In seeking to unwind the transfer, appellant's principal contention is that it was denied a fair hearing below because of insufficient notice. The Bankruptcy Act generally grants the referee and district court considerable discretion on this matter. Bankruptcy Act 313(2), 11 U.S.C. 713(2) (1970), permits the sale of 'any property' of a Chapter XI debtor 'upon such notice as the court may prescribe.' Similarly, Bankruptcy Act 315, 11 U.S.C. 715 (1970), provides that when not otherwise specified the court shall designate 'the time within which . . . notice shall be given.' In short, these provisions merely require such notice and opportunity for a hearing as is reasonable and appropriate in each particular case. See In re Plaza Towers, Inc., 294 F.Supp. 714, 718 (E.D.La.1967) (Chapter X proceeding); cf. In re Wood & Henderson, 210 U.S. 246, 253, 28 S.Ct. 621, 52 L.Ed. 1046 (1908). This is nothing more than traditional Due Process Clause analysis. Gleeson v. Carr. 219 F.2d 64, 67 (9th Cir.), cert. denied, 350 U.S. 827, 76 S.Ct. 56, 100 L.Ed. 738, rehearing denied, 350 U.S. 897, 76 S.Ct. 149, 100 L.Ed. 789 (1955) (Chapter X proceeding). The court in each case must balance the individual's interest in adequate procedure against the overall interest of efficient, final resolution of claims. Mullane v. Central Hanover Bank & Trust Co., 339 U.S. 306, 313-314, 70 S.Ct. 652, 94 L.Ed. 865 (1950). The latter interest is particularly important in proceedings under the Bankruptcy Act, where delay can often result in diminution of corporate assets with no corresponding benefit to creditors. See In re Inter-City Trust, 295 F. 495, 497 (1st Cir.), cert. denied, 265 U.S. 589, 44 S.Ct. 635, 68 L.Ed. 1194 (1924).11
Moreover, even where formal notice to affected parties is omitted or is insufficient, informal or contructive notice which provides them with the same opportunity for a fair hearing can satisfy the procedural requirements of the Bankruptcy Act. See, e.g., Ferguson v. Bucks County Farms, Inc., 280 F.2d 739, 743 (3d Cir. 1960); Harris v. Capehart-Farnsworth Corp., 207 F.2d 512, 517 (8th Cir. 1953); Kattelman v. Madden, 88 F.2d 858, 863 (8th Cir. 1937); In re Eatsum Prods. Corp., 286 F. 447, 448-449 (S.D.Fla.1923).
In the instant case, it is clear that appellant received brief formal notice of both the April 13 and April 20 hearings: Twenty hours for the first and five hours for the second. But it is also clear that appellant had one full week between the two hearings in which it could have prepared a defense or response to the transfer proposal. See Ferguson v. Bucks County Farms, Inc.,supra.12 Appellant concedes that it did nothing during that week, even though it was fully apprised at the April 13 hearing of the details of the proposal and the arguments being made in support of it. Appellant seeks to justify its inaction by claiming that the referee's failure at the first hearing to fix a date for the second one implied that no further hearings would be held. We do not think this was a reasonable inference. But even if appellant did not expect the referee to call another hearing, it should have begun immediately to seek new evidence against the proposal or a better offer elsewhere so that it could petition the referee on its own motion for another hearing. Instead, it remained idle, and now seeks the opportunity to do for the first time what it should have been doing earlier. In contrast to appellant's inaction, the creditors' committee took the opportunity during the week between hearings to meet with Boston Financial concerning the transfer proposal. These meetings apparently resulted in the increase in consideration from $100,000 to $285,000, after which the committee voiced its approval of the transfer to the referee. Counsel for appellant conceded at oral argument that he was aware of the creditors' committee meetings during the week between hearings but deliberately refrained from participating in them on orders from his client. Thus, appellant's inaction was not solely due to ignorance but involved a good measure of willfulness. On this set of facts, we hold that the notice accorded the appellant with respect to the transfer of assets was sufficient to satisfy the procedural requirements of the Bankruptcy Act.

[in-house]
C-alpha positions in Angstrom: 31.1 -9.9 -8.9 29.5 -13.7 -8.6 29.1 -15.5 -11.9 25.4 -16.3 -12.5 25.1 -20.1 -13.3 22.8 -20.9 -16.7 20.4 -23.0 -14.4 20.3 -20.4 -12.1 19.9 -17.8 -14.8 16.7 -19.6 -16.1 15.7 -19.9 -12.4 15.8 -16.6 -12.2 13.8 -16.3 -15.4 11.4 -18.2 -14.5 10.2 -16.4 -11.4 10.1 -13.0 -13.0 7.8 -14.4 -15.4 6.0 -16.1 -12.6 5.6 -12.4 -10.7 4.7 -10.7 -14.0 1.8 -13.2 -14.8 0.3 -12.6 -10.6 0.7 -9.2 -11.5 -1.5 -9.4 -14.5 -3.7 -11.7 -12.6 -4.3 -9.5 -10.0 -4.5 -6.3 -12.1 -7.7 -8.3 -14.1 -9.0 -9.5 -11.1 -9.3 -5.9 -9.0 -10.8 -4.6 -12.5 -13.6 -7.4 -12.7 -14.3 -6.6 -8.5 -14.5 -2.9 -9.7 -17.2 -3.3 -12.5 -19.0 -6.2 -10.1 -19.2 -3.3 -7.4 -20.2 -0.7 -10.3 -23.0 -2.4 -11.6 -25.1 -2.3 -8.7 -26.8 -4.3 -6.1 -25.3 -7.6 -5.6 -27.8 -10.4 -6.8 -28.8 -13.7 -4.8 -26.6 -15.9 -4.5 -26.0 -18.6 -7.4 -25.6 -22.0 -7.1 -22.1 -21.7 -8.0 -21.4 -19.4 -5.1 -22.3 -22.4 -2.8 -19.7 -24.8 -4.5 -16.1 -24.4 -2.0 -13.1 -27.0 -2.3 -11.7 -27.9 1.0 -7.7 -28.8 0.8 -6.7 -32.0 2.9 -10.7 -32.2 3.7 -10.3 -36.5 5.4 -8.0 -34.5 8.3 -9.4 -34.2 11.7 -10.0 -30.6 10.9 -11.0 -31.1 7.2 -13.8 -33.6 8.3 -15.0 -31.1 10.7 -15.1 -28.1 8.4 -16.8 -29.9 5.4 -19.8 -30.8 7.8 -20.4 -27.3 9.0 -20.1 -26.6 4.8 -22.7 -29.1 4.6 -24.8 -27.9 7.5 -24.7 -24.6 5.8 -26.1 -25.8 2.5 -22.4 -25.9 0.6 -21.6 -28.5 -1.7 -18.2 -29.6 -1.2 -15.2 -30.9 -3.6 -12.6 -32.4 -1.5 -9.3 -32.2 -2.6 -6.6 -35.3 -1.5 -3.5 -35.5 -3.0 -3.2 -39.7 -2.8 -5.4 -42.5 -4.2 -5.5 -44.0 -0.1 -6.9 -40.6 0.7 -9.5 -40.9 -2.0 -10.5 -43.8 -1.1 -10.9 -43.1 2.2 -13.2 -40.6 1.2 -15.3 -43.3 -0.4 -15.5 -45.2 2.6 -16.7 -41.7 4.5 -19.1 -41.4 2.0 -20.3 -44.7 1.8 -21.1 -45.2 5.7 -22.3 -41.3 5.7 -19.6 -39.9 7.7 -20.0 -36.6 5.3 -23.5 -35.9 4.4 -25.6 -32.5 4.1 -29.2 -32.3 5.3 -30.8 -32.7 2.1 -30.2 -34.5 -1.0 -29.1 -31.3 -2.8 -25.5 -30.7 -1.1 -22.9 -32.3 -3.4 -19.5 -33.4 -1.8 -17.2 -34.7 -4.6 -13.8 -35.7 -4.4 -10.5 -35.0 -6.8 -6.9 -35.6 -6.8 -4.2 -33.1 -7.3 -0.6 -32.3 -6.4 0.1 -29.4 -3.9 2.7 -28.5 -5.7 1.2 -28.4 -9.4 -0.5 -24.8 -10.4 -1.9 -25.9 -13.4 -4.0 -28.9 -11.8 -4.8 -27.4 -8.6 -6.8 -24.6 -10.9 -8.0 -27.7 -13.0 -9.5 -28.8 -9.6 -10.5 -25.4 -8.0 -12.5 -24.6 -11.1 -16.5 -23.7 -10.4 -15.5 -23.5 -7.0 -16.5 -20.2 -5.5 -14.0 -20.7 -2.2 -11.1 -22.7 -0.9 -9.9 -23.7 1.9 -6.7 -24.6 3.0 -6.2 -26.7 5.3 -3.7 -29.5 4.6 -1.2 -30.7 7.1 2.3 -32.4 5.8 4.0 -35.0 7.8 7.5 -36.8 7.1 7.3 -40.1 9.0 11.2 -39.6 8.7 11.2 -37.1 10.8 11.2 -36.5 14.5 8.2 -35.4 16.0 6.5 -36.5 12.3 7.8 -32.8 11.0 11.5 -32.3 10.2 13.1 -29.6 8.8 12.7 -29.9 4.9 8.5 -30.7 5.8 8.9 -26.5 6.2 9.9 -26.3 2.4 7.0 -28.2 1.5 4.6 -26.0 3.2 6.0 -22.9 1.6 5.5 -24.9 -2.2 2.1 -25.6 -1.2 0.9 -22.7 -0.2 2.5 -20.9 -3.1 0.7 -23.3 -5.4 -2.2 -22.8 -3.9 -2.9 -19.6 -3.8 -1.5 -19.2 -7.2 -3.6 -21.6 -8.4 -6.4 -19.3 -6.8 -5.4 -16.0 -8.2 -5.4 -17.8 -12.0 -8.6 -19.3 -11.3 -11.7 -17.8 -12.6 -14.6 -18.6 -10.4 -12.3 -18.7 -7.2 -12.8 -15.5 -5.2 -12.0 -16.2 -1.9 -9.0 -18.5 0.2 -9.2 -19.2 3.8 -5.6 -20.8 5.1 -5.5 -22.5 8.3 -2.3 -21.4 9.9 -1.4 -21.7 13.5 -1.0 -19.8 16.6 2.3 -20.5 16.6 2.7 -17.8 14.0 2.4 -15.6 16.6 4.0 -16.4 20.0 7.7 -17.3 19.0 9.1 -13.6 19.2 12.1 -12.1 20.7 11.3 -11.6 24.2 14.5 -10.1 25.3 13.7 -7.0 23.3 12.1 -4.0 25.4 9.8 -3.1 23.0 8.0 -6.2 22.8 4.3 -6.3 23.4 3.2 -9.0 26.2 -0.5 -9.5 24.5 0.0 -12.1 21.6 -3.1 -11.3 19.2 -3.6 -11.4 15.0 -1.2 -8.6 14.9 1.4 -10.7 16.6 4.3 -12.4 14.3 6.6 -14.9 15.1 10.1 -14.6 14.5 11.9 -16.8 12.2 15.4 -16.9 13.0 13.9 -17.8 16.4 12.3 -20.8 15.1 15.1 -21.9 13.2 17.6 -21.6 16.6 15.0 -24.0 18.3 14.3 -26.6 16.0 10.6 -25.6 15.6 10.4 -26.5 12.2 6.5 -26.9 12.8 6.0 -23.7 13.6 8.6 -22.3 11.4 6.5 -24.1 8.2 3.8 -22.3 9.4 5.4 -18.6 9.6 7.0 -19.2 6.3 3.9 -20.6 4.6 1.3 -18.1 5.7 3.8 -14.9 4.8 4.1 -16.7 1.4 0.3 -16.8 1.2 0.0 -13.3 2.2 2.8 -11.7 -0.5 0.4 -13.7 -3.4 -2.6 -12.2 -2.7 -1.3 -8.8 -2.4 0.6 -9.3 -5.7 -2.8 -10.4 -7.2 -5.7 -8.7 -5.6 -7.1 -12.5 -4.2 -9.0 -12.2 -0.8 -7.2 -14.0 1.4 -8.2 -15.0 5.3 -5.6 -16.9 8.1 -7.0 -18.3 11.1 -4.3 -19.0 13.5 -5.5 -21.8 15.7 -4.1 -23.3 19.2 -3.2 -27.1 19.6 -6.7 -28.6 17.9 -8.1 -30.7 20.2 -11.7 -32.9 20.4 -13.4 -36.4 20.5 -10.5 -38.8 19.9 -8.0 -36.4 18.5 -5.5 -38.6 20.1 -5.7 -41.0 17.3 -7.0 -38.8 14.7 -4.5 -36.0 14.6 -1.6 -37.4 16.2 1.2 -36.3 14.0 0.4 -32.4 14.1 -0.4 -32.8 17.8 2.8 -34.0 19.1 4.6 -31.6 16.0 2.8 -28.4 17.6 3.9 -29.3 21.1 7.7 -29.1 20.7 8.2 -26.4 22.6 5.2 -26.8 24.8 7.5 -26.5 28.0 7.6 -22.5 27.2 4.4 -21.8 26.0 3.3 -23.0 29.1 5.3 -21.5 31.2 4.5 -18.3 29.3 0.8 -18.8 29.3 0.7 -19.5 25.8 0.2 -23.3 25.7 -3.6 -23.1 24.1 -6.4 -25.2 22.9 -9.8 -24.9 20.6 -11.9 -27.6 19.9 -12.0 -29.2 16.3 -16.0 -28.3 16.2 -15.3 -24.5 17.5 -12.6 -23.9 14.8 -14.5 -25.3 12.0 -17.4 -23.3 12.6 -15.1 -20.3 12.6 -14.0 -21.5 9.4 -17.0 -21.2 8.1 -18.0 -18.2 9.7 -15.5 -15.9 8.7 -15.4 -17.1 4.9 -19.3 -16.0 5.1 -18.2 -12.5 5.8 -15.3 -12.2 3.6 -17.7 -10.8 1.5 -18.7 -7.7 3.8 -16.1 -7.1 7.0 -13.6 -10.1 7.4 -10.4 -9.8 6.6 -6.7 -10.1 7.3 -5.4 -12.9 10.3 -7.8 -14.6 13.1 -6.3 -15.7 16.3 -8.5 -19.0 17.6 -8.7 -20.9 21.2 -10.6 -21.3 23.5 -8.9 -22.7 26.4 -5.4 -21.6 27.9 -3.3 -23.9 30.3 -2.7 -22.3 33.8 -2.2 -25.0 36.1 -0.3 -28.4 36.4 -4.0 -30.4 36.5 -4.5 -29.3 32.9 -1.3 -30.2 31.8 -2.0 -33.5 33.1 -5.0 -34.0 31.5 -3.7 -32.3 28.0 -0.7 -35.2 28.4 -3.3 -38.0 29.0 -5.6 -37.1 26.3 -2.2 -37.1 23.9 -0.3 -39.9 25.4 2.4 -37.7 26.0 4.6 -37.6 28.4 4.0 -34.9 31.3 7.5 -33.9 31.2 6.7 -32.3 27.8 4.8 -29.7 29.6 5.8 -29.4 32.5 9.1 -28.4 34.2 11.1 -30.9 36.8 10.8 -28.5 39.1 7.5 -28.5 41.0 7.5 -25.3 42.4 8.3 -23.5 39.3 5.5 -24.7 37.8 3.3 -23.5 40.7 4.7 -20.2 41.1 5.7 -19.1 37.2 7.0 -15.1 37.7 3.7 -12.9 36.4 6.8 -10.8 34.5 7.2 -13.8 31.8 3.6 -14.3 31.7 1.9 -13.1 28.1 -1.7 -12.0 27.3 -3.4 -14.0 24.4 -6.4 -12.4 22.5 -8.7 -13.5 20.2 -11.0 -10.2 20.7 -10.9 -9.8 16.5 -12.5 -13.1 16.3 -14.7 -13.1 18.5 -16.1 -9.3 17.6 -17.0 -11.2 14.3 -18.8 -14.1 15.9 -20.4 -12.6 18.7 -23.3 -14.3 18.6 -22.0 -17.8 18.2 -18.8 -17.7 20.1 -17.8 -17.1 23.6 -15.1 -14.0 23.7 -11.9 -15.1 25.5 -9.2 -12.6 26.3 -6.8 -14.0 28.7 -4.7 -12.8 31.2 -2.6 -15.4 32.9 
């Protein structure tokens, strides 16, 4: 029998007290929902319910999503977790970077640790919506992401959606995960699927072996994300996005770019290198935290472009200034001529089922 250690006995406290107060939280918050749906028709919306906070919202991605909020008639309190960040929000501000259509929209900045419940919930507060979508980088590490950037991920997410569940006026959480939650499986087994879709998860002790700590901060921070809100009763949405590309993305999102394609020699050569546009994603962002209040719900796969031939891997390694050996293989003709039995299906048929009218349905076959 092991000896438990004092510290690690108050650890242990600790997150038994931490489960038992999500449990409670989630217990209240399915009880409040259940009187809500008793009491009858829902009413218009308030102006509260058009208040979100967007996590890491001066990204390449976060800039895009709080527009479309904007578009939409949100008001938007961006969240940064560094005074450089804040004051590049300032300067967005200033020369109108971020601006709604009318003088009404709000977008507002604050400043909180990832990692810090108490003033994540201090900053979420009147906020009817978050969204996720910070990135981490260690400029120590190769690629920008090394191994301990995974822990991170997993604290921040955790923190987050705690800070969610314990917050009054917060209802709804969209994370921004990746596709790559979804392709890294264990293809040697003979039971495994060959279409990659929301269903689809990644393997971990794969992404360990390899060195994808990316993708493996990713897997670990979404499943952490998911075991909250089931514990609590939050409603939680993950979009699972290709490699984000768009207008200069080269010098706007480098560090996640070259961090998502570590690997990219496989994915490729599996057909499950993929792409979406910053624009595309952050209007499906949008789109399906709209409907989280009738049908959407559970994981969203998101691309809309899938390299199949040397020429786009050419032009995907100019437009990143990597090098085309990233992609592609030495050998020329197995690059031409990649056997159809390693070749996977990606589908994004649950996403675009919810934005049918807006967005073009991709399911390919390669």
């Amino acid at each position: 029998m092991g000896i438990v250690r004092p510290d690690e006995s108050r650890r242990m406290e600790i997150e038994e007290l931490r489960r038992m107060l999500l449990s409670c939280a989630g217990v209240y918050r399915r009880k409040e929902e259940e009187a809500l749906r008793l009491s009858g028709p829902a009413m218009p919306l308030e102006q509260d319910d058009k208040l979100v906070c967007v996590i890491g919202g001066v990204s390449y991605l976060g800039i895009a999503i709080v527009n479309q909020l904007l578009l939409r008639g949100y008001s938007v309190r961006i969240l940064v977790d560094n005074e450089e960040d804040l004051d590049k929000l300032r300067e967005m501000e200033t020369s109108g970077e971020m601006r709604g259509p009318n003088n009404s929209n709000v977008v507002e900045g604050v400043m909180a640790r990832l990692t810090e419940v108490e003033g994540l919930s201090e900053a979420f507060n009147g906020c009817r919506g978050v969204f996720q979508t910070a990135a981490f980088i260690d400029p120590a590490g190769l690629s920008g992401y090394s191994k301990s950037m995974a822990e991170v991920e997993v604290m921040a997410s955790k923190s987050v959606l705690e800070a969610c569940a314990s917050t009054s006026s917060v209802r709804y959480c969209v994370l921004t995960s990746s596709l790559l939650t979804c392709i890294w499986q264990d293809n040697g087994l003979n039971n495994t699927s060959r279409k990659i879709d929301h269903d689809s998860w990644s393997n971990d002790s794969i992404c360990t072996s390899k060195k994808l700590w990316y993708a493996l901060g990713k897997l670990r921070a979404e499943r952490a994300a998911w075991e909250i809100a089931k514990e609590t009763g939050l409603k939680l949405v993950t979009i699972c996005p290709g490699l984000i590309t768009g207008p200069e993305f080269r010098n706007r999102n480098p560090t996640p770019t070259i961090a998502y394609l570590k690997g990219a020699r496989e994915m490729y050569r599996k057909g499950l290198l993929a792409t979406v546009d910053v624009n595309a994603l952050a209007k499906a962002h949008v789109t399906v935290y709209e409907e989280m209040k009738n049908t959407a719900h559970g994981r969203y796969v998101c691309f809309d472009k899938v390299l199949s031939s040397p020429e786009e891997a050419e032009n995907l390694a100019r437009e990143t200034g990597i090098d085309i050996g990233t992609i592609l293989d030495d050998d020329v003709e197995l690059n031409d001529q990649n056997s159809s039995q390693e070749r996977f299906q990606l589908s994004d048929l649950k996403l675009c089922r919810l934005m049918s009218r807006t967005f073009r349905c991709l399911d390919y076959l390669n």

Having found that appellant's procedural rights were satisfied, it follows that we must affirm the referee's factual findings on the merits of the transfer unless they were clearly erroneous. The referee found that DCA was subject to extensive liabilities and unable to fulfill its responsibilities with respect to the general partner interests. He further found that the transfer of the interests to Boston Financial would relieve DCA of the connected liabilities and that the consideration to be paid Development for the receivables was 'more than adequate.' He therefore concluded that the transfer was in the best interests of the creditors. On the record before us, these findings are not clearly erroneous. Appellant does not really argue otherwise. Instead, it contends that if given the opportunity, it might have been able to add new evidence to the record that would indicate inadequacy of consideration. But appellant had that opportunity and simply failed to utilize it. Cf. Arkwright Mut. Ins. Co. v. Bargain City, U.S.A., Inc., 373 F.2d 701, 706 (3d Cir.), cert. denied, 389 U.S. 825, 88 S.Ct. 63, 19 L.Ed.2d 79 (1967).